Thursday: Hili dialogue (and Leon monologue)

It’s Thursday, June 8, 2017: National Jelly Donut Day. I occasionally have one, but my favorite is the double chocolate: a chocolate cake donut with chocolate icing on top. It’s also World Brain Tumor Day.

On this day in 632, Muhammad died in Medina, but again there are calendar problems. On June 8, 1789, James Madison introduced nine amendments to the U.S. Constitution in Congress; seven of these would eventually become part of the first ten amendments known as the Bill of Rights. On this day in 1949, the year of my birth, George Orwell published his famous Nineteen Eighty-Four. On June 8, 1972, AP photographer Nick Ut took an iconic picture of the Vietnam War, featuring the nine-year-old girl Phan Thị Kim Phúc,  burned on the arms and back by American napalm, running down a road. That photo won Ut a Pulitzer Prize:

Phúc, whose burns were so severe they didn’t think she would survive, underwent many surgeries, and her odyssey took her to Cuba and ultimately, as a refugee, to Ontario, where she now lives with her husband and two children. She’s 54 (I remember well when the picture came out!), and here she is with one child, showing the scars from the napalm burns:

Finally, in 1987 New Zealand established its country as a nuclear-free zone, which for one thing means that any ship carrying nuclear weapons, including those from the U.S., can’t dock in its harbours (see the spelling? Am I an honourary Kiwi now?)

Notables born on this day include Frank Lloyd Wright (1867), Francis Crick (1916), Barbara Bush (1925), mountaineer Jim Wickwire (1940), Boz Scaggs (1944), and Derek Trucks (1979). Those who died on this day include Andrew Jackson (1845), Cochise (1874), George Sand (1876; real name Amantine-Lucile-Aurore Dupin), Gerard Manley Hopkins (1889), mountaineer George Mallory (died on Everest on either June 8 or 9, 1924; it’s not clear whether he and Andrew Irvine, who also died, reached the summit), and Satchel Paige (1982).

Meanwhile in Dobrzyn, today’s Hili Dialogue is very opaque, and I asked Malgorzata for an explanation. Here it is:

There is a order of Friars Minor. In Polish it is called Order of Little Brothers but the wording is specific and Polish speakers know that here it is an allusion to this order and at the same time it means literally “little brothers”. Mice are Hili’s “little brothers”. I don’t know what are you going to do with this for your non-Polish speaking readers.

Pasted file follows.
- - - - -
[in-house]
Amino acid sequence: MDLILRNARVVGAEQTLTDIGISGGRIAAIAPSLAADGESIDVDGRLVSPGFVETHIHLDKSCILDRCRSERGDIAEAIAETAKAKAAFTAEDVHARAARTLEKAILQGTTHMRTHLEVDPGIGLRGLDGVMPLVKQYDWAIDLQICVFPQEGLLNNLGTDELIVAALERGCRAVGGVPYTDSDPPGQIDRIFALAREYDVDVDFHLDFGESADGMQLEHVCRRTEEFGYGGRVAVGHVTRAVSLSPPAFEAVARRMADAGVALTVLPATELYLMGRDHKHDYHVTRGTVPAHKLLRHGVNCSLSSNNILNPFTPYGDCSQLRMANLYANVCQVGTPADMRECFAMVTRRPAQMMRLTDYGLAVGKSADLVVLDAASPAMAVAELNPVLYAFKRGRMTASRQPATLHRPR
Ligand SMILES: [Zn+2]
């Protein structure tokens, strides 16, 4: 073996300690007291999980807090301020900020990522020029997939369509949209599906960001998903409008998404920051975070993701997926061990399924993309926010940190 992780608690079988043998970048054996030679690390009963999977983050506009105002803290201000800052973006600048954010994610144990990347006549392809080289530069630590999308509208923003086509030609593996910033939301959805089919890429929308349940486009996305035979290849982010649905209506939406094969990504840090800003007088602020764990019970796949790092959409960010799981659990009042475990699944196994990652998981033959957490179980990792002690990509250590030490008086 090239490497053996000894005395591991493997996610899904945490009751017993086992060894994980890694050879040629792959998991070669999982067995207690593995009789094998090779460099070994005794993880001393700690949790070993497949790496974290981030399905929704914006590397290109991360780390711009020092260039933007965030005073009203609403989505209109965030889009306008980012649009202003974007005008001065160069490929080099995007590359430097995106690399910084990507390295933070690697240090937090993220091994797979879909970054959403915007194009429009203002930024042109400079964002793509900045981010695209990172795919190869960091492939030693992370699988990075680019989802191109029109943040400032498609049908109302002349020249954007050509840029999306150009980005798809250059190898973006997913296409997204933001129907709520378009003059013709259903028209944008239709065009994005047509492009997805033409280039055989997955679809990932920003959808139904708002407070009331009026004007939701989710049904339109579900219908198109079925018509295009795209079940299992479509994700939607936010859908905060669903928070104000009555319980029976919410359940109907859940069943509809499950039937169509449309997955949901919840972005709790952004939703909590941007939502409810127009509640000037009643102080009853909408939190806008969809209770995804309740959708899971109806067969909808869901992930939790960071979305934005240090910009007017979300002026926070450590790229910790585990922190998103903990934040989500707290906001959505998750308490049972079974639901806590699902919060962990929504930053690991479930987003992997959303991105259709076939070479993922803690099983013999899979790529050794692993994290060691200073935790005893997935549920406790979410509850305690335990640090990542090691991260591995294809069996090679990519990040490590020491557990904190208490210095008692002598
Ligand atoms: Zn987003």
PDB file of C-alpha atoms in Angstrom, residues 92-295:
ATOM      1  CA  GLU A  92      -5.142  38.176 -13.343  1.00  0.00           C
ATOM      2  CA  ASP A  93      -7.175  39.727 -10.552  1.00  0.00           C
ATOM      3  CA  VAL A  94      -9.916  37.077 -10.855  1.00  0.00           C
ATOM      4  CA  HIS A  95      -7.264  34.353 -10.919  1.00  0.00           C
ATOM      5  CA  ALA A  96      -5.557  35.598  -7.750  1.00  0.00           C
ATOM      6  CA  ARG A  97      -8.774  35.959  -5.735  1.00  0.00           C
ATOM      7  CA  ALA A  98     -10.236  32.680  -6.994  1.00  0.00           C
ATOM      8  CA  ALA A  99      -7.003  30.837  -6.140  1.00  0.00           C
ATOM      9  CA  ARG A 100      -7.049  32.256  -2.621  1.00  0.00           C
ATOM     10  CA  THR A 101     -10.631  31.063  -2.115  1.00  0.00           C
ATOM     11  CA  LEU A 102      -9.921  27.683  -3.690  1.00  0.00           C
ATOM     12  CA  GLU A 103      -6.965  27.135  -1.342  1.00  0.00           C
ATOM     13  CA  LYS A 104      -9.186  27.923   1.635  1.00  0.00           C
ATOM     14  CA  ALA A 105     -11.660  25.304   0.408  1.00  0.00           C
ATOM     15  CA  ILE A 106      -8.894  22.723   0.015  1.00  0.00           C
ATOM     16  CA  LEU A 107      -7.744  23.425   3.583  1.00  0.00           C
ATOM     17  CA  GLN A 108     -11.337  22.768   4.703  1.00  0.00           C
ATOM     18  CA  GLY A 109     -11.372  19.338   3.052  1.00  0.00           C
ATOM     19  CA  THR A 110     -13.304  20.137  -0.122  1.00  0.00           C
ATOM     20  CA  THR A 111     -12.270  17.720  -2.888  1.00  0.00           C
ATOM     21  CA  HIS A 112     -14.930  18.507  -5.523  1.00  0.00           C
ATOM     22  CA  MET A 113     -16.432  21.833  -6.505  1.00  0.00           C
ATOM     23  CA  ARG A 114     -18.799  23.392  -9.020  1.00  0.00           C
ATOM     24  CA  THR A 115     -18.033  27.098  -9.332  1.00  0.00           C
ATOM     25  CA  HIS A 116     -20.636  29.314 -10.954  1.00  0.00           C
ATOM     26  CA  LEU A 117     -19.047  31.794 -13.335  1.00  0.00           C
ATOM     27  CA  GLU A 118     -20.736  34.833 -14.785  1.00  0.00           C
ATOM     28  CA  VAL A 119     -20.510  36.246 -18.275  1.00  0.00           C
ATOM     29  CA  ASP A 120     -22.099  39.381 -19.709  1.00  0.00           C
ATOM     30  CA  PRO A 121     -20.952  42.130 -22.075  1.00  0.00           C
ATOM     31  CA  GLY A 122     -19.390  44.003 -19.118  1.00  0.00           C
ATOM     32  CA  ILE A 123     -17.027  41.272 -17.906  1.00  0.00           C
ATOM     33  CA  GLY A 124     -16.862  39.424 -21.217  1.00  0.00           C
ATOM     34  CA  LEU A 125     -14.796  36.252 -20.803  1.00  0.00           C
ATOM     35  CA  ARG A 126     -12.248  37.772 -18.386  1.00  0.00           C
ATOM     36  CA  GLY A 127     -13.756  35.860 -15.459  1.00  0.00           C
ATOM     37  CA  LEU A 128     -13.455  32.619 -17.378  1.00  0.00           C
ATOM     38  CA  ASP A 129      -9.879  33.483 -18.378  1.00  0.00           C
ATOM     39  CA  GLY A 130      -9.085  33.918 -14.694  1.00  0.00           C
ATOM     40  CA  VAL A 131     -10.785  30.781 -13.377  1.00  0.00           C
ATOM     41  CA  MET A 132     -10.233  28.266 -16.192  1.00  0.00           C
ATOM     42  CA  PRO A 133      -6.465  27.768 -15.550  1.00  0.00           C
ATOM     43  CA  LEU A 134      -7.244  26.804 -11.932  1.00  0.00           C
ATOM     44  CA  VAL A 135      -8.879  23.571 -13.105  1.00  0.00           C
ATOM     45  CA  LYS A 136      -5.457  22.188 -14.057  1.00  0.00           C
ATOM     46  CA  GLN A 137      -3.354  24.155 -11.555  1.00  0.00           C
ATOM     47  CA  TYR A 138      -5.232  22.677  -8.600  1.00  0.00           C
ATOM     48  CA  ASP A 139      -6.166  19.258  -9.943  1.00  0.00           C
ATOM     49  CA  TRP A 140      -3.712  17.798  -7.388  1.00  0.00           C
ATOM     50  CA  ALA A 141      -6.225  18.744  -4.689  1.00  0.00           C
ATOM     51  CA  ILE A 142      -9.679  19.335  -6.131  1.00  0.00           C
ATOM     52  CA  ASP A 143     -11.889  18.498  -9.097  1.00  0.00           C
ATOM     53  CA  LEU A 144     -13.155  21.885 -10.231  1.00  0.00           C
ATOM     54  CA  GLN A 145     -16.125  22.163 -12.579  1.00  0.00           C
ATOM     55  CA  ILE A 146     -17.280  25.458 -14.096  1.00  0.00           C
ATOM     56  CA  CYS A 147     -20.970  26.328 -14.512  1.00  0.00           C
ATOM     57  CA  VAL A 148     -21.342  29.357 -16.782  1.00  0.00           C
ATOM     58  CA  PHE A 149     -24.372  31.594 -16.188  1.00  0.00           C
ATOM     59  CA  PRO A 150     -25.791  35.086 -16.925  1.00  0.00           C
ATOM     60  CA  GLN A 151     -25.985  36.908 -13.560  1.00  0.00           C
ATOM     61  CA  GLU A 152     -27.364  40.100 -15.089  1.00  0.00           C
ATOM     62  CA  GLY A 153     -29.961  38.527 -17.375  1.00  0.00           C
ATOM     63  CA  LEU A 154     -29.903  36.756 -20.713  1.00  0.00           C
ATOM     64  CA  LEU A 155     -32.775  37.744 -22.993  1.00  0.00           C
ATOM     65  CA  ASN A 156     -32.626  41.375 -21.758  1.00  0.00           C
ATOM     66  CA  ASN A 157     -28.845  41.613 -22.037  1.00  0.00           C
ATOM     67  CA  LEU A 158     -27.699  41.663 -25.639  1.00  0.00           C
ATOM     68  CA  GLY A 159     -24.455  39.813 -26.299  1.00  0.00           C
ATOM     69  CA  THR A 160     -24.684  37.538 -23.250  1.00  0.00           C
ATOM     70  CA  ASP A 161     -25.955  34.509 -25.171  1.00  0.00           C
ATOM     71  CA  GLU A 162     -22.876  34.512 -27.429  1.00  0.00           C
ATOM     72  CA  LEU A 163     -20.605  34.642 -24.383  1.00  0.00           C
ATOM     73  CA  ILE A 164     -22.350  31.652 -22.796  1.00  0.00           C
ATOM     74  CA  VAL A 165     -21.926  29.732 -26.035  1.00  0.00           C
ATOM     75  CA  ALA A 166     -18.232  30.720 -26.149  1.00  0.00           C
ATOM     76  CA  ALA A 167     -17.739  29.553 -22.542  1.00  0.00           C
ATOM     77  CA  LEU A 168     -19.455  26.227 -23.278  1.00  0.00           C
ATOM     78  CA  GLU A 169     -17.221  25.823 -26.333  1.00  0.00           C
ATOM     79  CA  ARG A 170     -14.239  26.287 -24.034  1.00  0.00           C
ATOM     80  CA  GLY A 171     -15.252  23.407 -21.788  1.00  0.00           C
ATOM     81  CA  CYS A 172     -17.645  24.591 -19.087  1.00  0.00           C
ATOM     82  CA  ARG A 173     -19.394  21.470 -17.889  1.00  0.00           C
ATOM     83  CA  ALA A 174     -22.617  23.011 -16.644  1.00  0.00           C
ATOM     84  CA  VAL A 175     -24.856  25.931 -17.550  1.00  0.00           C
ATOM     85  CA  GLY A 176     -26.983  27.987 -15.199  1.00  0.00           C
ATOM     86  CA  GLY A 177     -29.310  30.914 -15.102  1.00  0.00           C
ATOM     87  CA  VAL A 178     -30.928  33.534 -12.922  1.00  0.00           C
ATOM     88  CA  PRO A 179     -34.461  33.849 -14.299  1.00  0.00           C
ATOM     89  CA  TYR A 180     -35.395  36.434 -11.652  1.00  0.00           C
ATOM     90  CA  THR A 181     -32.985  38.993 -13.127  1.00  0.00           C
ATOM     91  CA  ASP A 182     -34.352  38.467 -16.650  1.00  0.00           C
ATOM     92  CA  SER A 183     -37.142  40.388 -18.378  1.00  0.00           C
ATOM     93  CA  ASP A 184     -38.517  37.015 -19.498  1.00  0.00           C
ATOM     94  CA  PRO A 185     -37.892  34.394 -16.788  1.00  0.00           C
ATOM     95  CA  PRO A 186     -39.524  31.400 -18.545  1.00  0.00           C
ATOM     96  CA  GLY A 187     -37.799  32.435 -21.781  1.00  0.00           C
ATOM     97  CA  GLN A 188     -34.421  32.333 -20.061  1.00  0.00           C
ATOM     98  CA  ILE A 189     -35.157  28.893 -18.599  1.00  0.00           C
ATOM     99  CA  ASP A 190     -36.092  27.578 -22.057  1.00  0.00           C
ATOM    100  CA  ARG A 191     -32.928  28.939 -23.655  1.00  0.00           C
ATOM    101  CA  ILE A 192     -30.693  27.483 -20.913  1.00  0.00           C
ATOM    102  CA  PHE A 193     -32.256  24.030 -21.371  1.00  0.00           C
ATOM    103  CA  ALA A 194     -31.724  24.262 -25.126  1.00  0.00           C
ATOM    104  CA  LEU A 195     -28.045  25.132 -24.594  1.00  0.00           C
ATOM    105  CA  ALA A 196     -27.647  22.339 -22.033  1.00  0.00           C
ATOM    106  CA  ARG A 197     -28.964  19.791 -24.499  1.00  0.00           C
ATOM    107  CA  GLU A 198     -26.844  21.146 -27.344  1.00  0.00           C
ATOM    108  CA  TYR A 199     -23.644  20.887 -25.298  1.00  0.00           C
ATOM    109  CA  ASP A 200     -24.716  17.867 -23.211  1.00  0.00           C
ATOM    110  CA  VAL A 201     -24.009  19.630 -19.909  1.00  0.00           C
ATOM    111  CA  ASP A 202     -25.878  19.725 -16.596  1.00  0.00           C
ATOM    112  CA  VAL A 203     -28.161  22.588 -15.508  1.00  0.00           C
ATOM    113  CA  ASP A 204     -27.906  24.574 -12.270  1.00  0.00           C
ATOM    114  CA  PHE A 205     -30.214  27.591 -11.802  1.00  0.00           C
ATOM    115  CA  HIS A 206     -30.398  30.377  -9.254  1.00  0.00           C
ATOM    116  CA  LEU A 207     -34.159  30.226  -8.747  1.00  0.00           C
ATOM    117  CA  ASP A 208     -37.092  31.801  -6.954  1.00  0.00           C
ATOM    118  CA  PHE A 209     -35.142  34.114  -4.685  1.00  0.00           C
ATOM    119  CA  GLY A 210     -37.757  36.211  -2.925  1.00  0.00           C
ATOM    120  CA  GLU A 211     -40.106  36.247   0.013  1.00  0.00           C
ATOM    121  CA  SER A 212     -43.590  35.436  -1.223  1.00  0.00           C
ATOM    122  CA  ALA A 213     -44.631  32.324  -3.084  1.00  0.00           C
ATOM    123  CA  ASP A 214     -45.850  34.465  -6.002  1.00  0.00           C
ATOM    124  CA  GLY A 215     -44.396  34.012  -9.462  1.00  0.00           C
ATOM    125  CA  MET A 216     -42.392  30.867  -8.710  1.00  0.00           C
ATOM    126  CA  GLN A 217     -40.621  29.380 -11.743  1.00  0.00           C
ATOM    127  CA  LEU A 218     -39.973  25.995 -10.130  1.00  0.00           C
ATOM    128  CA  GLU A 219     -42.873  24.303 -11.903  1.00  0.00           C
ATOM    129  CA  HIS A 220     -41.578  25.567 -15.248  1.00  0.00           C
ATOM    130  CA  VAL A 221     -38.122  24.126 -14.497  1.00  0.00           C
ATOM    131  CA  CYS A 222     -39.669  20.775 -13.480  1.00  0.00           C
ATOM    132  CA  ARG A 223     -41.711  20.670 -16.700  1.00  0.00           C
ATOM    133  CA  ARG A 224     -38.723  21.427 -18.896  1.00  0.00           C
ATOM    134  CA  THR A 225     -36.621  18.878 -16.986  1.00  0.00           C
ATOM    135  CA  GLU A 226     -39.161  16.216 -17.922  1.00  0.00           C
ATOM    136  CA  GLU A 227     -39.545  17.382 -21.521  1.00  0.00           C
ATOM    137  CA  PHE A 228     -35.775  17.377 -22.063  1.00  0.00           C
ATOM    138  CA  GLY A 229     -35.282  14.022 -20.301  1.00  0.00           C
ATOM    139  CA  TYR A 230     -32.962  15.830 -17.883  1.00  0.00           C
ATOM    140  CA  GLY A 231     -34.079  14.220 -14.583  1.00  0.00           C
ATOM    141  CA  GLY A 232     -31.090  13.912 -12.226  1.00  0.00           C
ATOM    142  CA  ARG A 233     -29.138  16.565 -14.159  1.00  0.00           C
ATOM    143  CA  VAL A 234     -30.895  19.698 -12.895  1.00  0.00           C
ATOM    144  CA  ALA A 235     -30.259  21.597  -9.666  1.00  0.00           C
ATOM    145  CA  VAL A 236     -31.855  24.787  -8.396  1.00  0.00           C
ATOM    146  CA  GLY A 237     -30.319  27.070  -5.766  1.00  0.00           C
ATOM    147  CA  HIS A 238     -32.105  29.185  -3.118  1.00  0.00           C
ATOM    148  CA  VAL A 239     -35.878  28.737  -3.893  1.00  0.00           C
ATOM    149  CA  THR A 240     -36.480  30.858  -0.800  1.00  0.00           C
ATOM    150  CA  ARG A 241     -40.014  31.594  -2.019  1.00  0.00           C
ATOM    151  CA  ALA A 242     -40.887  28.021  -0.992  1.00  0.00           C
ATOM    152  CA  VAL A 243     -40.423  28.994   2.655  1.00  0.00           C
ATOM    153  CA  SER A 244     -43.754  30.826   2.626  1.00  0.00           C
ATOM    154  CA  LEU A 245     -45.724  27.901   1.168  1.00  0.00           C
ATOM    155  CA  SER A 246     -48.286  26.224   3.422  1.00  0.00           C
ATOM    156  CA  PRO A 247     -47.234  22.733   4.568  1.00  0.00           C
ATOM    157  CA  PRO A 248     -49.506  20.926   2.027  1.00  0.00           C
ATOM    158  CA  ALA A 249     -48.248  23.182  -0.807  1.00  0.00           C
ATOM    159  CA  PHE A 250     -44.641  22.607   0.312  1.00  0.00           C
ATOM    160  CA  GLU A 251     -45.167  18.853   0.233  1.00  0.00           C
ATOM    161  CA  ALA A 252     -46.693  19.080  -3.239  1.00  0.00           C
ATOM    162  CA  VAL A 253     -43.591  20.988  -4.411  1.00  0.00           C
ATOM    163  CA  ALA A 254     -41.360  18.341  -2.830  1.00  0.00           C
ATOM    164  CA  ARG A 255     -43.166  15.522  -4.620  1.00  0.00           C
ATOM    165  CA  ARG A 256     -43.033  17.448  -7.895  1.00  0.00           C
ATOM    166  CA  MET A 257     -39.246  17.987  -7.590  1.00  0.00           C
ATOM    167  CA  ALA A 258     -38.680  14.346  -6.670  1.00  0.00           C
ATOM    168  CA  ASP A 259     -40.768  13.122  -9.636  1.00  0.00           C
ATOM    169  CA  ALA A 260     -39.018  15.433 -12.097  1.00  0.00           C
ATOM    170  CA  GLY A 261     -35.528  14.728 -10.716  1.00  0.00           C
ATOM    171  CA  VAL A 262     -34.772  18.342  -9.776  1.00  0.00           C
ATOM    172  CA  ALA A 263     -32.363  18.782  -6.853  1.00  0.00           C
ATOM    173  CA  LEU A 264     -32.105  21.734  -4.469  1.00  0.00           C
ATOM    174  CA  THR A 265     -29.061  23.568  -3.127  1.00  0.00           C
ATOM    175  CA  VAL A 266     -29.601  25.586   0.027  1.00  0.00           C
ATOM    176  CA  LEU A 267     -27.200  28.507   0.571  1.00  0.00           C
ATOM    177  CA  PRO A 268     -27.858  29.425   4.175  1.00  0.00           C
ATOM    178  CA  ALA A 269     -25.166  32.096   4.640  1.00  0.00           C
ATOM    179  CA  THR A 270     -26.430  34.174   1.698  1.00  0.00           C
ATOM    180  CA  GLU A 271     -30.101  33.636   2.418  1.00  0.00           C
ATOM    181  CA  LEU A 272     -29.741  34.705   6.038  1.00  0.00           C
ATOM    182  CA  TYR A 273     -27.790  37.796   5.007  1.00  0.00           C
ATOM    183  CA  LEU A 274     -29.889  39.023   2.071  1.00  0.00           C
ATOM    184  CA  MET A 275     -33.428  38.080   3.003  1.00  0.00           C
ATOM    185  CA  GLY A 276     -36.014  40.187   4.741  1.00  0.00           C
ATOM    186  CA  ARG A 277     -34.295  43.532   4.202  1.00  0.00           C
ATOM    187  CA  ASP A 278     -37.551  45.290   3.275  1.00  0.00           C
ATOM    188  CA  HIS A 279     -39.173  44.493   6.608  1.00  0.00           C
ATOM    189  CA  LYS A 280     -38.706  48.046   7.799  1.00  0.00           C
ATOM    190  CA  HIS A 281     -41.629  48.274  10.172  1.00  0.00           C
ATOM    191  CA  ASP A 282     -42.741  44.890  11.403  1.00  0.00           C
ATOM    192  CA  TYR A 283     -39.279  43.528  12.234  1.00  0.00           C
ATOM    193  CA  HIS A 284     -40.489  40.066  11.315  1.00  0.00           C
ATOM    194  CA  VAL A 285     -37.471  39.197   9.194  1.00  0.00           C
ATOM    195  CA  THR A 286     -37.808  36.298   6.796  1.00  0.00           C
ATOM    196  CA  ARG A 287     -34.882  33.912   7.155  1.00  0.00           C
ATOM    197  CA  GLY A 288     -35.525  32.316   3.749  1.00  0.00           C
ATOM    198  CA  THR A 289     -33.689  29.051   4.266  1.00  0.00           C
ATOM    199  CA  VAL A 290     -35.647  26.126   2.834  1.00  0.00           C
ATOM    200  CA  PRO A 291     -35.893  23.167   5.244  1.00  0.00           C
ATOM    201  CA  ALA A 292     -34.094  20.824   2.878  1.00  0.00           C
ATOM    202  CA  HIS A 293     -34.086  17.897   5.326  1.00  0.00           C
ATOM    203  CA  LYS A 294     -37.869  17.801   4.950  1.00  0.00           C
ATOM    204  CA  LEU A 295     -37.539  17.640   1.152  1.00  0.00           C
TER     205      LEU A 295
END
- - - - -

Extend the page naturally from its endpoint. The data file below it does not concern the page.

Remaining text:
So. . .

Hili: It all looks very interesting.
A: What does?
Hili: The world of little brothers.
 In Polish:
Hili: To wszystko bardzo interesująco wygląda.
Ja: Co takiego?
Hili: Ten świat braci mniejszych.

In nearby Wloclawek (pronounced “Vote-Sva-Vek”), the Dark Tabby Leon is hankering for noms:

Leon: I think it’s time do go home for supper.

And from reader Ed Suominen, here’s a photo of Theresa May, with Larry, the Chief Mouser to the Cabinet Office, ignoring her. Ed thought it was a “random cat”, but I think he was unaware of Larry’s official government status. Even a cat, given that it’s the Chief Mouser, can ignore a Prime Minister!

34 Comments

  1. Sarah
    Posted June 8, 2017 at 7:13 am | Permalink

    That “u” in “honour” disappears in “honorary”. It would be easier to drop it everywhere.

    • infiniteimprobabilit
      Posted June 8, 2017 at 1:41 pm | Permalink

      Only if you’re American.

      English spelling has its own rules and attempts to ‘reform’ it usually end badly.

      cr

      • Sarah
        Posted June 8, 2017 at 3:06 pm | Permalink

        Regularizing the haphazard u of honour and honorary is not a major reform, especially as “honour” is relatively recent.

        • infiniteimprobabilit
          Posted June 9, 2017 at 12:21 am | Permalink

          And ‘colour’? ‘Candour’? ‘Armour’? ‘Rumour’? ‘Humour’? etc etc etc

          https://www.spellzone.com/word_lists/list.cfm?wordlist=360

          Where ya gonna stop?

          How about words like ‘nation’, shouldn’t they be ‘nayshun’? (But, ‘nashernal’?) If not why not?

          cr

          • Sarah
            Posted June 9, 2017 at 8:46 am | Permalink